Wang Jing says some are motivated by good, using it to uncover corruption and to highlight injustice. But he says too many others are out to destroy lives.

"It can easily go too far," he said. "If anyone wants to ruin another person's reputation he can simply make up things and ask others to 'human flesh search' for him. I know another case in which a boy searched for his ex-girlfriend after breaking up. After knowing her whereabouts, he went to find her and then killed her."

When we go out with Wang Jieyu he dons his mask. This is how he lives now, afraid of being recognized and abused, still paying the price, he says, for crossing the pop star's fans.

"I'm afraid that Shang Wenjie's fans might attack. They've attacked me twice now so I'm scared. So I wear a mask to prevent them from recognizing me."

But on the web there is nowhere to hide from the prying eyes of china's cyber cannibals.

http://edition.cnn.com/2012/02/08/world/asia/cyber-cannibal-china/index.html


That men do not learn very much from the lessons of history is the most important of all the lessons of history.
~Aldous Huxley

He who has a why to live can bear almost any how. - ~Friedrich Nietzsche

Offline Satyagraha

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Re: 'Cyber cannibals' spreading fear in China - Next we will watch each other!
« Reply #3 on: February 12, 2012, 03:08:33 AM »

Do you ever get the feeling you are being watched? Closed circuit cameras recording your movements, strange noises on the phone line, phone calls that suddenly stop, emails being monitored, and private computer files and Facebook being hacked into....


Wow... CNN is exposing what life has become under the surveillance grid here in the US! Amazing...

Quote

Oh yes, secrecy is no secret in China. Privacy is anything but private.
As human rights activists, artists, dissidents, lawyers and journalists can attest to, if the long arm of the Chinese state wants to get you, it can.



Oh...oops. They're talking about China.
Nevermind. All is "a-ok" here in the US.

Quote
But it isn't only the authorities that people in China need to fear -- they may want to be wary of each other. A neighbor, a boss, a former friend... anyone is a suspect, anyone can be a so-called "cyber cannibal."

But in China, you better be AFRAID: and you know those Chinese are coming after you too, as soon as they figure out how to cross the pacific on the internet. As a matter of fact; better stay OFF the internet to be safe. And for heavens sake, NEVER say anything critical about anyone or anything on the Internet. You might become a "HUMAN FLESH TARGET". Oooo... scary. Better watch TV. (CNN of course).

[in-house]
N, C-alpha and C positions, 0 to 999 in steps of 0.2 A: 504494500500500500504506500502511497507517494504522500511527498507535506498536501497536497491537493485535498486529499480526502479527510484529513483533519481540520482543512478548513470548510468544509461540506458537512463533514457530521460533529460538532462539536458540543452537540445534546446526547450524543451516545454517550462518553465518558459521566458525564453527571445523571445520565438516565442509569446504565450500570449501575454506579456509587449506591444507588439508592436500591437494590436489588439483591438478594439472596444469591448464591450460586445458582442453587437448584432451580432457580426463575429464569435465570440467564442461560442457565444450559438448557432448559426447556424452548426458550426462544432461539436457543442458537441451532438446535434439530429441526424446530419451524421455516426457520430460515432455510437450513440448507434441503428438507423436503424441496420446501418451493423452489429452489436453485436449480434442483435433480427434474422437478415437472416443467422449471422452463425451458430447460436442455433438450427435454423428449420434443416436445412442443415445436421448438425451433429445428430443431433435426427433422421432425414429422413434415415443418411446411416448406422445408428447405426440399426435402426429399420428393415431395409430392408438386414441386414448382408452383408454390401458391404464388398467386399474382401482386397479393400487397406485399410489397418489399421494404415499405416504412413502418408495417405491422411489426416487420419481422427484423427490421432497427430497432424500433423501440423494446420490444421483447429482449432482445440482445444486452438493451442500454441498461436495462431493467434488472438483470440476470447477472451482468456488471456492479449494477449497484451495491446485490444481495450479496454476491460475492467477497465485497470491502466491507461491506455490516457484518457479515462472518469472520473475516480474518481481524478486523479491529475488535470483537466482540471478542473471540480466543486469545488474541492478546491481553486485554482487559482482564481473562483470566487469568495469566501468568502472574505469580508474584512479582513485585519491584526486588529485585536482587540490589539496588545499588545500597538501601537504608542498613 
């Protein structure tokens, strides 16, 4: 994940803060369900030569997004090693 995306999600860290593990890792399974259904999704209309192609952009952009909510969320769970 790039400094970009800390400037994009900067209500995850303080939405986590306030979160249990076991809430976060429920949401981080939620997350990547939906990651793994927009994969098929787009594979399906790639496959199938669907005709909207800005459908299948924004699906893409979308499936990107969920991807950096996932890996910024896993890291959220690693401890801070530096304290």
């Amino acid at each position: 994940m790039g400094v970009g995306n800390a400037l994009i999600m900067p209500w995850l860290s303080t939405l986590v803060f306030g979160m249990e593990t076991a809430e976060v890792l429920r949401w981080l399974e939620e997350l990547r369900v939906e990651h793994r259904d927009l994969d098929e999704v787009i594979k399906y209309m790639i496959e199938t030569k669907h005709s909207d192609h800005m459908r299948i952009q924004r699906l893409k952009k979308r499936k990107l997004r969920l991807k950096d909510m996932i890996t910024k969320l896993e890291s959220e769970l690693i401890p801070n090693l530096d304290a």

Quote
But on the web there is nowhere to hide from the prying eyes of china's cyber cannibals.

http://edition.cnn.com/2012/02/08/world/asia/cyber-cannibal-china/index.html


Thank you CNN, I feel safer now.
And  the King shall answer and say unto them, Verily I say unto you, 
Inasmuch as ye have done it unto one of the least of these my brethren,  ye have done it unto me.

Matthew 25:40

Offline ekimdrachir

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Re: SOPA / PIPA / MPAA / ACTA
« Reply #4 on: February 12, 2012, 03:15:23 AM »
Can anyone share the connection between this SOPA/ACTA stuff and the imminent Google/YouTube changes?

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Re: SOPA / PIPA / MPAA / ACTA
« Reply #5 on: February 14, 2012, 06:00:18 AM »

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Re: SOPA / PIPA / MPAA / ACTA
« Reply #6 on: February 16, 2012, 01:26:17 PM »

Pirate Bay to replace all torrent files with magnet links

    By Lee Taylor
    February 14, 2012 11:14AM

The Pirate Bay will delete torrent files to become more resistant to being shut down.

THE world's most popular file-sharing website is to delete all torrent files in a bid to become more resistant to being shut down.

The Pirate Bay announced it would begin by taking down all torrent files shared by more than 10 people (peers) on February 29, TorrentFreak reports.

The website said torrent files would remain available through magnet links, which act like a hyperlink for your torrent to go directly to other people’s files. This means potential copyright material on torrent files will not be downloaded from the Pirate Bay’s servers.

To find out more about magnetic links and how they work, see Lifehacker.

The Pirate Bay said the new system is a “step forward in technology” and told TorrentFreak that the site is here to stay.

Last week researchers said they have created invincible file-sharing software that cannot be shut down by governments or anti-piracy organisations.

Known as Tribler, its creators say the only way to take it down “is to take the internet down”.

Developed by a team of researchers at Delft University of Technology in the Netherlands, the BitTorrent network doesn’t require torrent sites to find or download content. Instead it is based on pure peer-to-peer communication.